LONDON (AFP): British Airways has suspended flights to Moscow and re-routed planes flying over Russia after Moscow banned UK carriers due to the Ukraine crisis, parent group IAG said Friday.
“We have suspended our flights to Moscow and also the use of Russian airspace, following the confirmation of Russian government restrictions,” BA said in a brief statement.
IAG, which owns several carriers including Iberia and Vueling of Spain, normally operates three BA flights per week from London Heathrow airport to Moscow.
BA stressed it was monitoring the situation “closely” and would offer full refunds for cancellations caused by the Ukraine crisis.
Re-routing of some services may lead to longer flight times, it added.
The news came one day after the UK government banned Russian carrier Aeroflot from flying over Britain as part of a series of sanctions against Russia following its assault on neighbour Ukraine.
Moscow in retaliation on Friday banned all UK-linked planes, including transiting flights, from its airspace.
Separately Friday, IAG revealed that its net losses more than halved last year as governments lifted Covid travel curbs.
Loss after tax narrowed sharply to 2.9 billion euros ($3.3 billion) from a record 6.9 billion euros in 2020, when the coronavirus emergency paralysed air travel and grounded flights worldwide.
IAG said passenger capacity last year was 36 percent of its pre-pandemic 2019 level, but this reached 58 percent in the fourth quarter.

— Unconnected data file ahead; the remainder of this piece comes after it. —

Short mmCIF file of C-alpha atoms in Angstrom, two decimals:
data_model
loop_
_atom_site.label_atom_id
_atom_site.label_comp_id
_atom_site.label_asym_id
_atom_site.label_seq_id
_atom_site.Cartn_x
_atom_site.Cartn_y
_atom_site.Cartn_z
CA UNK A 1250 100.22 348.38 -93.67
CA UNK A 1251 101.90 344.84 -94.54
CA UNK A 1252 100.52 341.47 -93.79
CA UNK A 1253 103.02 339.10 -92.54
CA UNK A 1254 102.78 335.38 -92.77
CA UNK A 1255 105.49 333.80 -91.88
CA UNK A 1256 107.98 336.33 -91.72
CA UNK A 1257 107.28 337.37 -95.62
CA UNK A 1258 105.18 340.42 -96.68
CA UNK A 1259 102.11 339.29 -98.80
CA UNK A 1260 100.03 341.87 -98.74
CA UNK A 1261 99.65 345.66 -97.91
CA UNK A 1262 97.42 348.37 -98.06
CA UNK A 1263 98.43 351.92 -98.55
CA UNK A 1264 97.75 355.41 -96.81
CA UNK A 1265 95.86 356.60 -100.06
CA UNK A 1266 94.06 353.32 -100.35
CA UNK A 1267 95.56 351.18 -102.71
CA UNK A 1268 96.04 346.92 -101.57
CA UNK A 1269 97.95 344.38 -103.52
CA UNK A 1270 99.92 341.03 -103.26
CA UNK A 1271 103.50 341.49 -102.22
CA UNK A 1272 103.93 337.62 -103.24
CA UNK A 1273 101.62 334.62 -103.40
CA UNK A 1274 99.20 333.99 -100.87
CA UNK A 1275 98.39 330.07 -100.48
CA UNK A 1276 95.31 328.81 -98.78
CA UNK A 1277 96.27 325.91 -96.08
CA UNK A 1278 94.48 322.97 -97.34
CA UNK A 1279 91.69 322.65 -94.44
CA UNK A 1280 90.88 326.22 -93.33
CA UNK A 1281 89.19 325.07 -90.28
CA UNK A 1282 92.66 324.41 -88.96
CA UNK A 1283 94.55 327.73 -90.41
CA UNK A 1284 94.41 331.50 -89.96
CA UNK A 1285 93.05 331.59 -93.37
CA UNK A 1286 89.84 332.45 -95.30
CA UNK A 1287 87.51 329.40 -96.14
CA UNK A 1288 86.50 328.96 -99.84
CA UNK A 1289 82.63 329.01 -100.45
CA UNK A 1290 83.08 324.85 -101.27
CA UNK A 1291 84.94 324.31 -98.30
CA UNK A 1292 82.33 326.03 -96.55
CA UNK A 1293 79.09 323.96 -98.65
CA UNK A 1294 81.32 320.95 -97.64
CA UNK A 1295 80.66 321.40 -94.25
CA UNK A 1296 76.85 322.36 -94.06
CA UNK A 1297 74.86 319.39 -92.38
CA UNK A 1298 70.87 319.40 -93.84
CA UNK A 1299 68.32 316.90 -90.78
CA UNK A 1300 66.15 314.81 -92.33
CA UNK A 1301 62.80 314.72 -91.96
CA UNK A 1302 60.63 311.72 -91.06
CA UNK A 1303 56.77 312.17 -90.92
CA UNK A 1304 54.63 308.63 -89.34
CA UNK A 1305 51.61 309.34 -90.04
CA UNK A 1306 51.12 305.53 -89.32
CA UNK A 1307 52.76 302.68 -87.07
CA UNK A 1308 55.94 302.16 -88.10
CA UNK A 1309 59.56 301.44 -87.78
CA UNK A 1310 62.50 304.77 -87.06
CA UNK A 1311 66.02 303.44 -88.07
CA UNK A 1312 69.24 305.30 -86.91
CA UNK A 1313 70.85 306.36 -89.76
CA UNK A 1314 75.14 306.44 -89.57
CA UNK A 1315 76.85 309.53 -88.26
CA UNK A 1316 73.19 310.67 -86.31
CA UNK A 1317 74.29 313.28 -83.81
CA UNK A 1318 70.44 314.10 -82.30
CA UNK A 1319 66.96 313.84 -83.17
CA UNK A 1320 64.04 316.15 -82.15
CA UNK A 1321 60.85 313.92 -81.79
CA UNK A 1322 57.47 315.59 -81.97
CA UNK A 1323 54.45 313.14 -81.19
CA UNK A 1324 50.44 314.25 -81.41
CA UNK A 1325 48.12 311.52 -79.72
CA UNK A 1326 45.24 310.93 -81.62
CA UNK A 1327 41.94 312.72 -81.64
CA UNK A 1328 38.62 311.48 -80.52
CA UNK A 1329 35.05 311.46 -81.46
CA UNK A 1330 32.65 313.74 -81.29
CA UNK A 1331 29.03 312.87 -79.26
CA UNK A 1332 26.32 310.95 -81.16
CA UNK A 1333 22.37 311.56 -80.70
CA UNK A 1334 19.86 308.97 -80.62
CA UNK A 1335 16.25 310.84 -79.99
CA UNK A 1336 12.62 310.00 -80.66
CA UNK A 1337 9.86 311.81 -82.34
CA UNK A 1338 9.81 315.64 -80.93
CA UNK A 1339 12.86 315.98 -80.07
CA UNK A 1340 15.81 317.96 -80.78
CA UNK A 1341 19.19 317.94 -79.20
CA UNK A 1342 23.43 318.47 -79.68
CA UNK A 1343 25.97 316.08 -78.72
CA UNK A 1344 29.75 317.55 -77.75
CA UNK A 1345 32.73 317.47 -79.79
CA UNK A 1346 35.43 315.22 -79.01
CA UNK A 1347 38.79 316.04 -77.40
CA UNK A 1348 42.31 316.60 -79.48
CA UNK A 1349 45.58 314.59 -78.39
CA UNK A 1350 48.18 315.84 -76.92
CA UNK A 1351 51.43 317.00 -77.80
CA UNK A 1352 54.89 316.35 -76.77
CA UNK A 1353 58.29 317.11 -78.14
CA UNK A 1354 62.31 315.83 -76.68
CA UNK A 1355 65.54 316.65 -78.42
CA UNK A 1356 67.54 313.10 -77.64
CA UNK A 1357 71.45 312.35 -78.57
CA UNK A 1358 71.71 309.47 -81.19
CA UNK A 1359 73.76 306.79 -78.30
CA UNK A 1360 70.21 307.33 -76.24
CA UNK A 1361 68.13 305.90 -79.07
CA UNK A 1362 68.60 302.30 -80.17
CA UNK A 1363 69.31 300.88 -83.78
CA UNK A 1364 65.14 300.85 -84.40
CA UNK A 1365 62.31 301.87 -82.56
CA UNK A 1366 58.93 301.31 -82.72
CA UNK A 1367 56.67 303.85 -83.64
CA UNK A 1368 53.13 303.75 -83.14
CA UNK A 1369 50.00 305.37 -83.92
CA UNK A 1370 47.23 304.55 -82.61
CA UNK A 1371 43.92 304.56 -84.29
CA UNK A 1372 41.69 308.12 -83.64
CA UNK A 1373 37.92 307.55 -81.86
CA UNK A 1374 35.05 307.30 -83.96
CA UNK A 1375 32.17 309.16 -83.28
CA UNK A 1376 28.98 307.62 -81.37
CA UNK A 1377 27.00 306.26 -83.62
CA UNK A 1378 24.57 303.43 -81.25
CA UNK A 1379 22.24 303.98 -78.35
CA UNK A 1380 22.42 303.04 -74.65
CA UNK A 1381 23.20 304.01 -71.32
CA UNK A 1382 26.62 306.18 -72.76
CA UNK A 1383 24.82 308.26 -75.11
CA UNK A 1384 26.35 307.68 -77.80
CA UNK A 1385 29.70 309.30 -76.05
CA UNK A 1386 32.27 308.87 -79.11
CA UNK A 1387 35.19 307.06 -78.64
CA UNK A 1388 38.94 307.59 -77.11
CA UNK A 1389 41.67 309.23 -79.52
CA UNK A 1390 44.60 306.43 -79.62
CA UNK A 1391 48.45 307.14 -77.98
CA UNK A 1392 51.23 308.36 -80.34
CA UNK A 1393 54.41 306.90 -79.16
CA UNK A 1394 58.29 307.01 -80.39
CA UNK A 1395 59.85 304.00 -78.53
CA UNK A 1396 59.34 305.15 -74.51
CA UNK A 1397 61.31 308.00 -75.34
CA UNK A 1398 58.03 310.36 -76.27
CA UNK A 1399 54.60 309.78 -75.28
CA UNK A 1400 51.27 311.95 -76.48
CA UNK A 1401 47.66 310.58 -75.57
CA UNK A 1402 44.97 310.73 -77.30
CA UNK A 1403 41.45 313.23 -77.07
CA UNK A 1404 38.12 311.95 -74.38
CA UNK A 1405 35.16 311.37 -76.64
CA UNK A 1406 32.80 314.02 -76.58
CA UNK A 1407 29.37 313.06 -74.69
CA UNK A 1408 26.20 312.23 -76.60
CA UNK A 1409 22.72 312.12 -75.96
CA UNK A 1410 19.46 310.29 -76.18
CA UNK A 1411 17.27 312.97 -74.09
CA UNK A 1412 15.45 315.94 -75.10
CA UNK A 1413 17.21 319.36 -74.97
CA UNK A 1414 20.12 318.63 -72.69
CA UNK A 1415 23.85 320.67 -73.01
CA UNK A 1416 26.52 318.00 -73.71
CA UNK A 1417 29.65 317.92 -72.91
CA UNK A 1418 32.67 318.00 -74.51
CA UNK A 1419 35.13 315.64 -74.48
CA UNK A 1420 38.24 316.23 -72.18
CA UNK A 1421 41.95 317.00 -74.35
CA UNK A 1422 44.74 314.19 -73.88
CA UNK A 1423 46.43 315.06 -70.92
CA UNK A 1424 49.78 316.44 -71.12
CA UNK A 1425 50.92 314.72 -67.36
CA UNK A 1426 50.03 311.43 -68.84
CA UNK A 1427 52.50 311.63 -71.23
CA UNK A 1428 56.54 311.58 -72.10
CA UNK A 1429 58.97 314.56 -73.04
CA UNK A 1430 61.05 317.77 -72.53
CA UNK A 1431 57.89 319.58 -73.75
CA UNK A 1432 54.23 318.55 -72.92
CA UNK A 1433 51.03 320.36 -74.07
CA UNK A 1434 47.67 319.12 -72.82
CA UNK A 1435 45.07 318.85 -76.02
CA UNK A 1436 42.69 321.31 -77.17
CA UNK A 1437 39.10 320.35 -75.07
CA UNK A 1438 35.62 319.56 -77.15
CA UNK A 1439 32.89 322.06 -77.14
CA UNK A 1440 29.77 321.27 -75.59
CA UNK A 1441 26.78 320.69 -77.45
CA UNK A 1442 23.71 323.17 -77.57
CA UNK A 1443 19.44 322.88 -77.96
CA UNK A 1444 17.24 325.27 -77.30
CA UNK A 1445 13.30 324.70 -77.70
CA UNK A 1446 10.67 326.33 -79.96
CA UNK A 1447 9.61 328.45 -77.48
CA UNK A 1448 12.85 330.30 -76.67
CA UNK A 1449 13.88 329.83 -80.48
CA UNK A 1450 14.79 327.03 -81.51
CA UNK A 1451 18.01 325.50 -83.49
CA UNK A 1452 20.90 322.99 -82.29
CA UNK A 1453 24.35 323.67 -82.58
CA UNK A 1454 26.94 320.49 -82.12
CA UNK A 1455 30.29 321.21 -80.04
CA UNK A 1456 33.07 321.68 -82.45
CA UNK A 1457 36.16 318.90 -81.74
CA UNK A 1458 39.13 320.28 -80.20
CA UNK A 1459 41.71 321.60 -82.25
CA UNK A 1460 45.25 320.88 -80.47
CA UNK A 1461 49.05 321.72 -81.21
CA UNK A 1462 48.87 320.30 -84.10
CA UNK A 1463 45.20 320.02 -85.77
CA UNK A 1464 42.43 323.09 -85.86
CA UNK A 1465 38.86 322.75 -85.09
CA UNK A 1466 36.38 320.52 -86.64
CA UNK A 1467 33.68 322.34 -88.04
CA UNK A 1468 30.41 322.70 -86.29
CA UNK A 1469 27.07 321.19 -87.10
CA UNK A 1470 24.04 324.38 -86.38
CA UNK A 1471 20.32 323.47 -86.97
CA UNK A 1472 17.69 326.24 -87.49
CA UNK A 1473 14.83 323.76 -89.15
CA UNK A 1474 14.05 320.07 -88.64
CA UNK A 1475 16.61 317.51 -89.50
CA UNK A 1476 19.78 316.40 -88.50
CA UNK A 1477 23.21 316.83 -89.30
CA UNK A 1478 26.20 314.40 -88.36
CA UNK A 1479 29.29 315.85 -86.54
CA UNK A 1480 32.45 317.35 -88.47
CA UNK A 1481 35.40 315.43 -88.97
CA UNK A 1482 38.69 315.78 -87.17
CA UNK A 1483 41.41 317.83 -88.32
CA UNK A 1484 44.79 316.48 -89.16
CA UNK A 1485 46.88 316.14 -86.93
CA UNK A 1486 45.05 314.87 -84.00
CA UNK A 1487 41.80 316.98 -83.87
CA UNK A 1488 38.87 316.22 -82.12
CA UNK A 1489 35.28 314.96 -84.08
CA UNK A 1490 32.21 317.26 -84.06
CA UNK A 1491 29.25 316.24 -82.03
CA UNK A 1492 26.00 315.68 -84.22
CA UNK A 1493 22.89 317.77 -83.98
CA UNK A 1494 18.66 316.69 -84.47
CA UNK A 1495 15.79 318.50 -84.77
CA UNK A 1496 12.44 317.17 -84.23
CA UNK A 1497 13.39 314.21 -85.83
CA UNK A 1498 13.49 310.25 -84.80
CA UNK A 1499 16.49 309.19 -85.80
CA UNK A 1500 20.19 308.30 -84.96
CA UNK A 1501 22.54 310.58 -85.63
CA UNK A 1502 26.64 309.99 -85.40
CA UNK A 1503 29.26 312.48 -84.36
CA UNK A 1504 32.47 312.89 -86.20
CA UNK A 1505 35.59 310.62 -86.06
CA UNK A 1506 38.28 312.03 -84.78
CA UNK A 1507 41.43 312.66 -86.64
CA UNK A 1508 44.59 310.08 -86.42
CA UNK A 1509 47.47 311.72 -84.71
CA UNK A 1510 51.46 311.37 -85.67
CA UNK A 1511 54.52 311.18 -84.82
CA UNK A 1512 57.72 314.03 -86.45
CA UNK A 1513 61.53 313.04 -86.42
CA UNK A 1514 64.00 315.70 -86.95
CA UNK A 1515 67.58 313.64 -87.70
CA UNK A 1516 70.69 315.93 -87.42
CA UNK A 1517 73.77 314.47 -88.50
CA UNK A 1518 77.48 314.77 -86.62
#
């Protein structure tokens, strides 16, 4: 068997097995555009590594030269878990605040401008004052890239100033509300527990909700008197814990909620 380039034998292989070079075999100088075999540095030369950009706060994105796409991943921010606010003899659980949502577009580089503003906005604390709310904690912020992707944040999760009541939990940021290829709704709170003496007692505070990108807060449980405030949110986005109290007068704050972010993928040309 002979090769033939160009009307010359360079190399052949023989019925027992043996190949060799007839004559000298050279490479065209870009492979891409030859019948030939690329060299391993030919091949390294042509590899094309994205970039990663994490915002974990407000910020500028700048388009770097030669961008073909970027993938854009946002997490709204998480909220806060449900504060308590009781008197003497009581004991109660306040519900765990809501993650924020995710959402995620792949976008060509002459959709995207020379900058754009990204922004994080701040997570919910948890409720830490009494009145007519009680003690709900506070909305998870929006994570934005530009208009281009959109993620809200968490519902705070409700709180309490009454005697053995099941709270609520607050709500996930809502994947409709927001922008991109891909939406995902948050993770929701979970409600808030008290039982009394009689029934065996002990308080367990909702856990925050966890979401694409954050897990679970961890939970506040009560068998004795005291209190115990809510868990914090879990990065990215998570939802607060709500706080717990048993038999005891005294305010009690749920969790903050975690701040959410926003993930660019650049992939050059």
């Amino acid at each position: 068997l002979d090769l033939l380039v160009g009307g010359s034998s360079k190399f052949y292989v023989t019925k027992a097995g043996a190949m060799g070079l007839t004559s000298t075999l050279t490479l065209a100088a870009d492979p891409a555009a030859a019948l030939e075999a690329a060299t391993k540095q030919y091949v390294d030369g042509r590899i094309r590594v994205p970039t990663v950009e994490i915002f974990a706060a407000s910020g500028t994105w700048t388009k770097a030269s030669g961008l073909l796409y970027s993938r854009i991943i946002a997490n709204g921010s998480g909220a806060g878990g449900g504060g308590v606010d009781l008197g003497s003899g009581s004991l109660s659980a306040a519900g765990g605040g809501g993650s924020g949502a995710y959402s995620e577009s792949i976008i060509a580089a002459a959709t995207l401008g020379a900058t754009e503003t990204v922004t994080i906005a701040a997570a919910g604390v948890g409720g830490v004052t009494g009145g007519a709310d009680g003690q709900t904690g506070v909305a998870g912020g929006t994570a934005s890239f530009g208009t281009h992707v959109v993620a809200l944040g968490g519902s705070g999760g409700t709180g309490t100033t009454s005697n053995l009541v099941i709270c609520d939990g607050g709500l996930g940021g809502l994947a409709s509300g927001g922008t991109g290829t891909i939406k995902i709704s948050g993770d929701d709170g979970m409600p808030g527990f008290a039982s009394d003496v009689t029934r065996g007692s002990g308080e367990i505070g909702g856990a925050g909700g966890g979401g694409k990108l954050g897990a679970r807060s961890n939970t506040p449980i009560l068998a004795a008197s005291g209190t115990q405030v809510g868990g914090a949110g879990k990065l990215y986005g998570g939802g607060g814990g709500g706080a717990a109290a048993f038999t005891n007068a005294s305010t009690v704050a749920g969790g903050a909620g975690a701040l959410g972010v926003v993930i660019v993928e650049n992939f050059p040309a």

“The easing of government-imposed travel restrictions as the year progressed resulted in improving travel demand, in particular following the opening of the US border to foreign travellers” in early November, IAG said.
Total revenues climbed eight percent to almost 8.5 billion euros in 2021.
“We are confident that a strong recovery is underway,” said chief executive Luis Gallego.
IAG said the Omicron Covid variant, which emerged late last year, had only a “negative short term impact” on group performance.
Yet IAG expected a “significant” operating loss for the current first quarter, and cited seasonally weak demand, ongoing Omicron uncertainty, and rising costs.
The group then anticipates a return to profitability in the second quarter, but sounded a cautious note over this outlook.
“This assumes no further setbacks related to Covid-19 and government-imposed travel restrictions or material impact from recent geopolitical developments,” it said.
IAG aims this year to return to 85 percent of its pre-pandemic passenger capacity.
Its share price rose 1.4 percent on London’s rebounding stock market as investors shrugged off Ukraine worries.
“The closure of Ukrainian airspace is unlikely to have a major impact… with regard to their operations,” said Hargreaves Lansdown analyst Laura Hoy.
“The larger concern is one of confidence and whether passengers will still want to fly… if the crisis continues to escalate,” she told AFP.